Carl Weathers, who came to fame as Apollo Creed in the “Rocky” movies and proceeded to appear in dozens of movies and TV shows from “Predator” to “The Mandalorian,” has died, according to his manager Matt Luber. Weathers was 76.
The actor “died peacefully at home” on Thursday, Luber told CNN. No cause of death was available.
“Carl was an exceptional human being who lived an extraordinary life,” his family said in a statement provided to CNN. “Through his contributions to film, television, the arts and sports, he has left an indelible mark and is recognized worldwide and across generations. He was a beloved brother, father, grandfather, partner, and friend.”
Weathers was actually a former football player who had never boxed when he auditioned for the role in “Rocky,” proceeding to appear as Apollo Creed in the Oscar-winning film and the next three sequels.
In a 2015 interview with the Hollywood Reporter, Weathers recalled auditioning with Sylvester Stallone, who he was told was the film’s writer, not knowing that Stallone was also the star. Afterwards, feeling the reading hadn’t gone well, he recalled, “I just blurted out, ‘I could do a lot better if you got me a real actor to work with.’”
The character was obviously inspired by Muhammad Ali, who Weathers later met.
He later parlayed his “Rocky” exposure into a number of other roles that capitalized on his imposing physicality, including the 1987 sci-fi action movie “Predator,” starring Arnold Schwarzenegger.
The next year, he starred as a Detroit cop in the poorly received “Action Jackson.”
Subsequent roles included the Adam Sandler comedy “Happy Gilmore” and “In the Heat of the Night” TV movies, the series “Arrested Development” and providing the voice of Combat Carl in the “Toy Story” franchise.
Most recently, Weathers played a key supporting role in the Disney+ “Star Wars” series “The Mandalorian” – earning an Emmy nomination as guest actor in a drama – and also directed one of the episodes.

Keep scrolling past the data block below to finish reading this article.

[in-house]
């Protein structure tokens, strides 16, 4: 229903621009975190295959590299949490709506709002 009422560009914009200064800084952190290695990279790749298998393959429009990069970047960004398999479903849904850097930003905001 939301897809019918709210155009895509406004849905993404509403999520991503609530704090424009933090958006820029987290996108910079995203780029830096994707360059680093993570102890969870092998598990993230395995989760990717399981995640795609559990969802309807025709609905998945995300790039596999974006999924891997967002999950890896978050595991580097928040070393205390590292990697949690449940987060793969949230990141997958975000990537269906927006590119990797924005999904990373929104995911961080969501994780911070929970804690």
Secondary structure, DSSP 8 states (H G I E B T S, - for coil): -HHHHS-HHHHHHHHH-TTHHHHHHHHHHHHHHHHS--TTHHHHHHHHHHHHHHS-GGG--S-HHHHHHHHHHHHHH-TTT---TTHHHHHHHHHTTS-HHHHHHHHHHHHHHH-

Weathers had also directed episodes of several other TV series, including “Chicago Med,” “Law & Order” and “Hawaii Five-O.”
Born in New Orleans, Weathers played college football at San Diego State and briefly played professionally with the Oakland Raiders and in the Canadian Football League.
He gave up football in the mid-1970s and began to pursue acting, earning roles in two blaxploitation movies before his breakthrough with “Rocky.”
Weathers was married three times, and is survived by two sons.
‘A true great man’
Upon learning of Weathers’ death, his “Mandalorian” costar Pedro Pascal simply wrote “words fail” alongside a broken heart emoji in the caption next to a photo of the fallen star on Instagram.
Weathers’ “Predator” costar Schwarzenegger said on Instagram that they “couldn’t have made” the movie without him, “and we certainly wouldn’t have had such a wonderful time making it.”
“Every minute with him - on set and off - was pure joy,” the former California governor added. “He was the type of friend who pushes you to be your best just to keep up with him.”
Sandler also posted in honor of Weathers on Instagram, writing alongside a gallery of images that he was “a true great man.”
“Great dad. Great actor. Great athlete. So much fun to be around always,” he wrote, adding later, “My wife and I had the best times with him every time we saw him.”
Stallone, meanwhile, said he was “torn up” by the loss of Weathers, whom he called “an integral part of my life” and “my success.”
“I never could have accomplished what we did with ‘Rocky’ without him,” he said in a video posted to Instagram. “He was absolutely brilliant — his voice, his size, his power, his athletic ability. But more importantly his heart, his soul.”
Stallone spoke to the camera while standing in front of a painting that depicts a scene they shared in one of the “Rocky” movies. He said it was likely one of the last moments they were ever in the ring together, “and I’ll never forget it.”
“I was so fortunate to be part of his life,” he said.
This story has been updated with additional information.
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